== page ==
11 Things I wish I’d Known Before Becoming a Tech Teacher

tech teacherMost of the teachers I know didn’t set out to be a tech teachers. They got here via the PE department or the 4th grade classroom or when laid off as an IT manager at some small company. Few took college classes to teach K-12 technology, nor did they say, “Gee, I have all the skills to be a top-notch tech teacher at my son/daughter’s elementary school. I think I’ll apply.” Most of us got here because 1) our current job disappeared (the Brits call it ‘made redundant’–isn’t that cool?) and this was the better alternative to unemployment, 2) our Principal offered us what Oprah calls a ‘life-defining moment’.

So here we are, doing our best, minute to minute hoping we can solve whatever catastrophe the Universe throws our way, usually with a solution that has something to do with servers and permissions. Fifteen years into it and still flummoxed on a daily basis, there are a few details someone should have told me when I first crossed the tech lab threshold. I mean, who forgot to mention these:

  1. You don’t need to know everything. Do what you can and the rest gets kicked upstairs. That’s right. You are human. You don’t wear a cape and you can’t leap tall buildings.
  2. You can make mistakes in front of the students. Really. Common Core is about problem solving–show how you work through a problem like sound doesn’t work or website won’t load. They’ll see your calm approach and emulate it when solving their own problems
  3. Tech isn’t a digital puzzlebox, the end of a Mobius strip, or the solution to an irrational number. There are only about twenty problems that occur 80% of the time. Know them and know how to solve them. I’d include them here, but that would make this a massive article. I’ll cover it in my next series (stay tuned)
  4. Common sense isn’t common. Don’t expect it to be. When a teacher frantically tells you their Smartscreen doesn’t work, start at the beginning: “Is it plugged in?” Every techie I know starts there and after fifteen years, I know why: It works.
  5. When you wake up in the morning, remind yourself that no one can scare you–you’re the tech teacher. You do know more than the teachers. Don’t start by apologizing because you don’t know what you’re doing or telling her/him how you’ve never seen this problem before. Take a deep breath, think about it, consider the options, and start. Chances are, you’ll figure it out.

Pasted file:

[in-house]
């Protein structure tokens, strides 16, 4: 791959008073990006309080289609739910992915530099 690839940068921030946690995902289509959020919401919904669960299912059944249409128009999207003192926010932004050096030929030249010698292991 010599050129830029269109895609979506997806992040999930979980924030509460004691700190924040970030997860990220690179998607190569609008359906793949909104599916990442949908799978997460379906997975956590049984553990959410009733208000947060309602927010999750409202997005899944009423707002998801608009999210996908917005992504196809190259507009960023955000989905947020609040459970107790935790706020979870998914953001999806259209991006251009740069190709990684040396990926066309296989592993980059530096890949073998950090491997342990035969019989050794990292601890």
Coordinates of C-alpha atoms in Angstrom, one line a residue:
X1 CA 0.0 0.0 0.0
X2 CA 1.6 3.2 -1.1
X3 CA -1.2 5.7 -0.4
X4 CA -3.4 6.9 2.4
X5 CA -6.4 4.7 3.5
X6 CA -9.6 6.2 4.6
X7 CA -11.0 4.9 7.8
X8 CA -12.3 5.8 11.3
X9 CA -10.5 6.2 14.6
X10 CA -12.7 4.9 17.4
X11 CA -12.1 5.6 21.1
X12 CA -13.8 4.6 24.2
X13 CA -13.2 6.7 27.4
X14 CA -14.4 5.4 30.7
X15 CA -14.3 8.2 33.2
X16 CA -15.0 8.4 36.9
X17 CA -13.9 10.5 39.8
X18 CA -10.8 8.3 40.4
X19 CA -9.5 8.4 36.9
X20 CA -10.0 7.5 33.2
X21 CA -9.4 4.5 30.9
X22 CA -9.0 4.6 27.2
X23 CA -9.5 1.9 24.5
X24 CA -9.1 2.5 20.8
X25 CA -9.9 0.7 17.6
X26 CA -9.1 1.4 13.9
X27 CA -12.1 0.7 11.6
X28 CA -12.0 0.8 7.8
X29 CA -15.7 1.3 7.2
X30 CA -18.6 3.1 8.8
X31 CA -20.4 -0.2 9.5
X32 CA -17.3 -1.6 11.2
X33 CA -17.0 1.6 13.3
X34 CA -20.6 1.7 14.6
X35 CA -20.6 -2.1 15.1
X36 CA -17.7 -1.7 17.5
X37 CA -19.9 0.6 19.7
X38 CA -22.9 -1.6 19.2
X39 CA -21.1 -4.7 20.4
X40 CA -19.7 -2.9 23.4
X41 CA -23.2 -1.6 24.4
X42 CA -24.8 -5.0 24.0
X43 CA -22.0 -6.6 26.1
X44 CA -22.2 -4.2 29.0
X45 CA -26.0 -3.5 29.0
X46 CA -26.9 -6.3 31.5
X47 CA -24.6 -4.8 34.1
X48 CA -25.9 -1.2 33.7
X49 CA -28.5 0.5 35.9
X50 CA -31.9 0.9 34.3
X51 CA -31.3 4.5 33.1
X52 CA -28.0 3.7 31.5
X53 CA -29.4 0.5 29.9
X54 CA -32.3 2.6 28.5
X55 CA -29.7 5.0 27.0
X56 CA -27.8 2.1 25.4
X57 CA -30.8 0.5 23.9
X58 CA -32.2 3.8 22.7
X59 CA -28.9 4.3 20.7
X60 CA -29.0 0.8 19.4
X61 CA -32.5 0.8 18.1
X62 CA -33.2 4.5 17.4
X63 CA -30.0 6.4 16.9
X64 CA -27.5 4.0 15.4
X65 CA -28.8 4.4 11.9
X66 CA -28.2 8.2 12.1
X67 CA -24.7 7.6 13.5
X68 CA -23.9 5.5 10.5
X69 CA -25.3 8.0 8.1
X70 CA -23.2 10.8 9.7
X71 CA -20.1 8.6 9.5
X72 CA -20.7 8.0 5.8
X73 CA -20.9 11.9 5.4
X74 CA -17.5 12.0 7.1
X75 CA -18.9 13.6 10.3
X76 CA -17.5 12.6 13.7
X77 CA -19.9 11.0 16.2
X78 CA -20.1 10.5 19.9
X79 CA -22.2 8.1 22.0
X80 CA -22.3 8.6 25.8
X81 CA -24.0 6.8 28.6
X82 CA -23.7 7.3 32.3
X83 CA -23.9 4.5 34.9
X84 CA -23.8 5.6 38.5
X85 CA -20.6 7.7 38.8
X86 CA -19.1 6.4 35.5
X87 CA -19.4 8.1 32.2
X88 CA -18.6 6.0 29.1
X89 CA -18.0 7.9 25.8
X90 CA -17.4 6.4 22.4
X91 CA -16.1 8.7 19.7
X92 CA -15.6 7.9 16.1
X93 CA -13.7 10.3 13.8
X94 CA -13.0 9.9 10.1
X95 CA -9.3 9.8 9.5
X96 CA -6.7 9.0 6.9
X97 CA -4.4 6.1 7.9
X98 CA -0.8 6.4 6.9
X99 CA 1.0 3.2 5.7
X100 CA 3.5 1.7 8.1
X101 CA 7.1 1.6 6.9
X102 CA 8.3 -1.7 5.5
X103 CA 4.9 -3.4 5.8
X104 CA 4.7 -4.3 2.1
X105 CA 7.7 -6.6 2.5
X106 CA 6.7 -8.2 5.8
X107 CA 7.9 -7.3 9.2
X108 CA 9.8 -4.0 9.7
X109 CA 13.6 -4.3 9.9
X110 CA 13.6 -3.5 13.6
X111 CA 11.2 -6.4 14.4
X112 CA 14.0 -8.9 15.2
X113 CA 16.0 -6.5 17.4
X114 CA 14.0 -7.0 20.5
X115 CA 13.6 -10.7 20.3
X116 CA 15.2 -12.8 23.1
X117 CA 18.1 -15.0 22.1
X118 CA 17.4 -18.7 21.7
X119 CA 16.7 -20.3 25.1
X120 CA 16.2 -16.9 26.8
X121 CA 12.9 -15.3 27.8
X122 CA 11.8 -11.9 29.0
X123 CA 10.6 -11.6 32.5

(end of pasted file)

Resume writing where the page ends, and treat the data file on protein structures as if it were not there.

6. Tech works better integrated into classroom inquiry. Sure, you can create fun projects that use cool tech tools, but learning will be more authentic and scalable if students see you working with the classroom teacher. I use that term loosely–‘working with’. Sometimes, grade level teachers barely have time to breathe, much less meet to discuss tech tie-ins. I’ve been known to chat up parents about what’s happening in class, wander through and read room walls, ask students. I’m not above interrupting a teacher’s lunch with ‘just a few questions’.
  7. Don’t jump in to solve student computer problems. If they’ve already seen a solution, let them work it out on their own. I have three extra computers in my lab and parent helpers always want to move students to a new computer when their usual seat is ‘broken’. I don’t let them. I have the student explain what the problem is and think through solutions. Only if none of them work do I allow switches.
  8. There are days when coffee and aspirin count as two of the four food groups. Don’t let it bother it. It will pass. Your job as Go-to Geek requires you are always available. Tech teachers don’t get lunch hours or set breaks. When someone has a computer emergency, they need it taken care of NOW. Respect that. They’ve tried to make a tech lesson and now something doesn’t work and they’re frantic. Take care of them. It doesn’t happen that often. I promise.
  9. Let students redo and make up work. Without taking points off. Wait, you say–I’ll have double the work! Truth, I’ve been doing this since I started and get only a handful of redos for each project. Sometimes I grade it with students and use the opportunity for teaching. The students who really care will really benefit. The others won’t take you up on it.
  10. There will be days when you and Anything Tech are barely on speaking terms, when you wouldn’t fix another broken digital device if it came with a free puppy. When that happens, talk to other tech teachers. Online is a great way to do that. Join tech teacher groups, share problems, offer suggestions. You will feel brilliant and thankful for the kindness of others.
  11. A feature is not a bug. The computer or the iPad or laptops aren’t broken when doing what they’re supposed to do, even if the user doesn’t like it. Gently point that out.

Now go get ’em–you’re ready!


Jacqui Murray has been teaching K-8 technology for 15 years. She is the editor/author of over a hundred tech ed resources including a K-8 technology curriculum, K-8 keyboard curriculum, K-8 Digital Citizenship curriculum. She is an adjunct professor in tech ed, CSG Master Teacher, webmaster for six blogs, an Amazon Vine Voice book reviewer, Editorial Review Board member for Journal for Computing Teachers, CAEP reviewer, CSTA presentation reviewer, freelance journalist on tech ed topics, and a weekly contributor to TeachHUB. You can find her resources at Structured Learning.

updated 5-20-16

Author: Jacqui
Jacqui Murray has been teaching K-18 technology for 30 years. She is the editor/author of over a hundred tech ed resources including a K-12 technology curriculum, K-8 keyboard curriculum, K-8 Digital Citizenship curriculum. She is an adjunct professor in tech ed, Master Teacher, webmaster for four blogs, an Amazon Vine Voice, CSTA presentation reviewer, freelance journalist on tech ed topics, contributor to NEA Today, and author of the tech thrillers, To Hunt a Sub and Twenty-four Days. You can find her resources at Structured Learning.